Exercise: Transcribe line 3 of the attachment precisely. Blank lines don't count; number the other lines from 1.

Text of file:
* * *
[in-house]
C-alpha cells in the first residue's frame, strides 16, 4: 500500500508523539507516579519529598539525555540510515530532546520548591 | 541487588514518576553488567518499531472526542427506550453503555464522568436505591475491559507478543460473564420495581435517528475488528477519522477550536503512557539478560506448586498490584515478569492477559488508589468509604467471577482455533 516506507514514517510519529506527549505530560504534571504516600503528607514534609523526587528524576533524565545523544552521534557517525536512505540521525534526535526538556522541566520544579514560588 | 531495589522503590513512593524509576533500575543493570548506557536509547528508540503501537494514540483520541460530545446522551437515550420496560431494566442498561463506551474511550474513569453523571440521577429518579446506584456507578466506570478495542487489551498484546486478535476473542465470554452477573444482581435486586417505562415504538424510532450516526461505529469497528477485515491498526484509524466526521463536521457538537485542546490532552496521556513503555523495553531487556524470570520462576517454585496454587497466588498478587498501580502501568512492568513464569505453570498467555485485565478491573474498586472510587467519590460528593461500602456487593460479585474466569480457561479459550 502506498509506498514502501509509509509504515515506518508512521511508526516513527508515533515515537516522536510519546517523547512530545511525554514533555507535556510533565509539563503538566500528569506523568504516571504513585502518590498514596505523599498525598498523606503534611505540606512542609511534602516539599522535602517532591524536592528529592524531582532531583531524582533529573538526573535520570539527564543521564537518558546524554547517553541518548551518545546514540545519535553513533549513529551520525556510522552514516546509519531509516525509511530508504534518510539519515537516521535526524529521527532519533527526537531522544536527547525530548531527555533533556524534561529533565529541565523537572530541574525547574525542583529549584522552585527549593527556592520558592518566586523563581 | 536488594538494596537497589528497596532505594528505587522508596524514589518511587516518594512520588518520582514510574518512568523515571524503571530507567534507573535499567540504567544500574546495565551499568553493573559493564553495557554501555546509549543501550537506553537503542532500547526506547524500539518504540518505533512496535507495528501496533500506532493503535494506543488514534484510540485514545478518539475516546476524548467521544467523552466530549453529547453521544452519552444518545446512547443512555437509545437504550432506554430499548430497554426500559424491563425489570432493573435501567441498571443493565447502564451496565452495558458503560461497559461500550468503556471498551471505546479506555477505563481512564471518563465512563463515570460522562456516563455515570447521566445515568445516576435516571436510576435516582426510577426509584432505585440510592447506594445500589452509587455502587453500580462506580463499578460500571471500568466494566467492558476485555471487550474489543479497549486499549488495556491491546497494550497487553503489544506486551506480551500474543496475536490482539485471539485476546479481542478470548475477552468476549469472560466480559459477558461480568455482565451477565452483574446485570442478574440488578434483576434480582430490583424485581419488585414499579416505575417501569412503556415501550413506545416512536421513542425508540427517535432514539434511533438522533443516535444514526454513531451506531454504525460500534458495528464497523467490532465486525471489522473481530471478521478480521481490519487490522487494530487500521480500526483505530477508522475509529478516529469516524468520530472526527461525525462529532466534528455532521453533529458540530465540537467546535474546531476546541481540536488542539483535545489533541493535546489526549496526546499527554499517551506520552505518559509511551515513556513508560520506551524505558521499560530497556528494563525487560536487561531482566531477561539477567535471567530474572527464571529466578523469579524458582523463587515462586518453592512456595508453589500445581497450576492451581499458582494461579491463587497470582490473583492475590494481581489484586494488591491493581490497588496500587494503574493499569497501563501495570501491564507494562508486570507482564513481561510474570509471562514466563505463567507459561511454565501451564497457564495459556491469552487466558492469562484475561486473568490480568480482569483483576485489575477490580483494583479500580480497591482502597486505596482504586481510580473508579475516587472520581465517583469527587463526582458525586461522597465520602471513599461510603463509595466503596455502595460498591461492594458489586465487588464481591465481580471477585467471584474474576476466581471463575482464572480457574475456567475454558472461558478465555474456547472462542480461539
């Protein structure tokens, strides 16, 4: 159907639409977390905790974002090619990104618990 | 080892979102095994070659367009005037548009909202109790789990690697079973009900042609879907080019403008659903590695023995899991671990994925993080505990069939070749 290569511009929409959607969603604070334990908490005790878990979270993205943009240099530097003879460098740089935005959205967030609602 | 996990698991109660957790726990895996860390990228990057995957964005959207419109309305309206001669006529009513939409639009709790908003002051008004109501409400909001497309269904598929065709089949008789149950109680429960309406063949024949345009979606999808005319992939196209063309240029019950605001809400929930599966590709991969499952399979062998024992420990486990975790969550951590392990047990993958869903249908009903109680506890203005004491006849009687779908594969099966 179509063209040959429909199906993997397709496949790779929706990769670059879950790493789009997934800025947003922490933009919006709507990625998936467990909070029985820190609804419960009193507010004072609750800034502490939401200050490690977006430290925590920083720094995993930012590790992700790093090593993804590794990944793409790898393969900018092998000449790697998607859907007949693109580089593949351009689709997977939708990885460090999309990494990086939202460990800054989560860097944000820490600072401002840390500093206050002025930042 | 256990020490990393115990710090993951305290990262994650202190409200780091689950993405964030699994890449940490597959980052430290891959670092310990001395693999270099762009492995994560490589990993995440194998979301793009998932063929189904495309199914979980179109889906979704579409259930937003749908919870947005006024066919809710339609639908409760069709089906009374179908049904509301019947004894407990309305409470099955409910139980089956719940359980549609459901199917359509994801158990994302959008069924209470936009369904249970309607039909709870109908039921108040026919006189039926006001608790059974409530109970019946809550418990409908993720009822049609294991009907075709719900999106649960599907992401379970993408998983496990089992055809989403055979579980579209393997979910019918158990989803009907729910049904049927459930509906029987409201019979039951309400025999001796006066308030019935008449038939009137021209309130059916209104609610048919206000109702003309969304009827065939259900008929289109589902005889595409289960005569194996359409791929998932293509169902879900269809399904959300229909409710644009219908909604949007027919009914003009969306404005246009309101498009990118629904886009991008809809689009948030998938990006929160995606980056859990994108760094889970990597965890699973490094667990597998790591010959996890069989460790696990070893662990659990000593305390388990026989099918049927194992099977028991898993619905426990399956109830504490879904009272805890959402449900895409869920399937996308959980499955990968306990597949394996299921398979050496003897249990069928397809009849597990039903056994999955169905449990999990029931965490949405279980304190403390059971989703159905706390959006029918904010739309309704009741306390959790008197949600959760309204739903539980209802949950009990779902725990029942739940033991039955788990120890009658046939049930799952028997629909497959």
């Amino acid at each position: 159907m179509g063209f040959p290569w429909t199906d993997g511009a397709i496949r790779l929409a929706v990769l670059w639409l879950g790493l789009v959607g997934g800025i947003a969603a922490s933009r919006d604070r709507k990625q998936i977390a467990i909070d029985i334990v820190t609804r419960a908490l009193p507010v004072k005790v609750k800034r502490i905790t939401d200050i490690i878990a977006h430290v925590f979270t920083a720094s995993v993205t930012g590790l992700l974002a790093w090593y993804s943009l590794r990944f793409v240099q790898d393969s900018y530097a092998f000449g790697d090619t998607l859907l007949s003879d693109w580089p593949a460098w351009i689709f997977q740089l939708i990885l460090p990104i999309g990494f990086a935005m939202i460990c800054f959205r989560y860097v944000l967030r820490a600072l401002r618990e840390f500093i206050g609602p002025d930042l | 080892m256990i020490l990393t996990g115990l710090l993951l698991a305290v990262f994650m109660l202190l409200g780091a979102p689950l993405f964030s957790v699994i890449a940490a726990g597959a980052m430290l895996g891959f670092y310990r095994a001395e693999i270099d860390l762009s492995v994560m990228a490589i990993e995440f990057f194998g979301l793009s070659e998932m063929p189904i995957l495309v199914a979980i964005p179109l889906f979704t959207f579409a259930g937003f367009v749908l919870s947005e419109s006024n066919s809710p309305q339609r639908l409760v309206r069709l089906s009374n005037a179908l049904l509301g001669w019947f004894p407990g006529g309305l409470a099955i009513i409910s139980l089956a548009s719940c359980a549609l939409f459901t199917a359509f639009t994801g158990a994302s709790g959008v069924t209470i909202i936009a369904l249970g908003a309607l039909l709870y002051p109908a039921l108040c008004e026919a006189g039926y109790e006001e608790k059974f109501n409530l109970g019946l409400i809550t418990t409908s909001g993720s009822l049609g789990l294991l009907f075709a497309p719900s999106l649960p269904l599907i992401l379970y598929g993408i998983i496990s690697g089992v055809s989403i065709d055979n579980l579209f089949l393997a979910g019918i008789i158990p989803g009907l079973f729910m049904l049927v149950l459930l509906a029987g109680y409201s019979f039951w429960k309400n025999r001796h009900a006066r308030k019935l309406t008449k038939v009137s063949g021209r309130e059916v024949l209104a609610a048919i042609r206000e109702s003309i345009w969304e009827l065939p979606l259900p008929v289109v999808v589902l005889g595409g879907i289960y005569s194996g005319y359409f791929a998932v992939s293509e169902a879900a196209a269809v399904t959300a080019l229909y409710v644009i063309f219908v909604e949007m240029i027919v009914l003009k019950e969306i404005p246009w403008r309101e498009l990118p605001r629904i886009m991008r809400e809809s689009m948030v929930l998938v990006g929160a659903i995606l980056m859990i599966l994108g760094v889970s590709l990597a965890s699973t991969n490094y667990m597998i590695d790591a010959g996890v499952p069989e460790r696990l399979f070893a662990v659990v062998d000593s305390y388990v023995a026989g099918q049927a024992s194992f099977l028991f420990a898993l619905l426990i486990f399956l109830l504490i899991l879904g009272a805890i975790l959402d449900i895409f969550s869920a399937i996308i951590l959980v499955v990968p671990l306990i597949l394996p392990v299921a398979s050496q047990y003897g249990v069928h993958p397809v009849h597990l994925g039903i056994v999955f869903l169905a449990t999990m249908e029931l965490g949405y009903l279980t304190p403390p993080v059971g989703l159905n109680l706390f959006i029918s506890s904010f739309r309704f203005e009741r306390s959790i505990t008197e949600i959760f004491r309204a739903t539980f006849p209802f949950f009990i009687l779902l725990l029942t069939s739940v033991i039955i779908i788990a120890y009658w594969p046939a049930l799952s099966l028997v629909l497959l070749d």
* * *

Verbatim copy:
């Protein structure tokens, strides 16, 4: 159907639409977390905790974002090619990104618990 | 080892979102095994070659367009005037548009909202109790789990690697079973009900042609879907080019403008659903590695023995899991671990994925993080505990069939070749 290569511009929409959607969603604070334990908490005790878990979270993205943009240099530097003879460098740089935005959205967030609602 | 996990698991109660957790726990895996860390990228990057995957964005959207419109309305309206001669006529009513939409639009709790908003002051008004109501409400909001497309269904598929065709089949008789149950109680429960309406063949024949345009979606999808005319992939196209063309240029019950605001809400929930599966590709991969499952399979062998024992420990486990975790969550951590392990047990993958869903249908009903109680506890203005004491006849009687779908594969099966 179509063209040959429909199906993997397709496949790779929706990769670059879950790493789009997934800025947003922490933009919006709507990625998936467990909070029985820190609804419960009193507010004072609750800034502490939401200050490690977006430290925590920083720094995993930012590790992700790093090593993804590794990944793409790898393969900018092998000449790697998607859907007949693109580089593949351009689709997977939708990885460090999309990494990086939202460990800054989560860097944000820490600072401002840390500093206050002025930042 | 256990020490990393115990710090993951305290990262994650202190409200780091689950993405964030699994890449940490597959980052430290891959670092310990001395693999270099762009492995994560490589990993995440194998979301793009998932063929189904495309199914979980179109889906979704579409259930937003749908919870947005006024066919809710339609639908409760069709089906009374179908049904509301019947004894407990309305409470099955409910139980089956719940359980549609459901199917359509994801158990994302959008069924209470936009369904249970309607039909709870109908039921108040026919006189039926006001608790059974409530109970019946809550418990409908993720009822049609294991009907075709719900999106649960599907992401379970993408998983496990089992055809989403055979579980579209393997979910019918158990989803009907729910049904049927459930509906029987409201019979039951309400025999001796006066308030019935008449038939009137021209309130059916209104609610048919206000109702003309969304009827065939259900008929289109589902005889595409289960005569194996359409791929998932293509169902879900269809399904959300229909409710644009219908909604949007027919009914003009969306404005246009309101498009990118629904886009991008809809689009948030998938990006929160995606980056859990994108760094889970990597965890699973490094667990597998790591010959996890069989460790696990070893662990659990000593305390388990026989099918049927194992099977028991898993619905426990399956109830504490879904009272805890959402449900895409869920399937996308959980499955990968306990597949394996299921398979050496003897249990069928397809009849597990039903056994999955169905449990999990029931965490949405279980304190403390059971989703159905706390959006029918904010739309309704009741306390959790008197949600959760309204739903539980209802949950009990779902725990029942739940033991039955788990120890009658046939049930799952028997629909497959």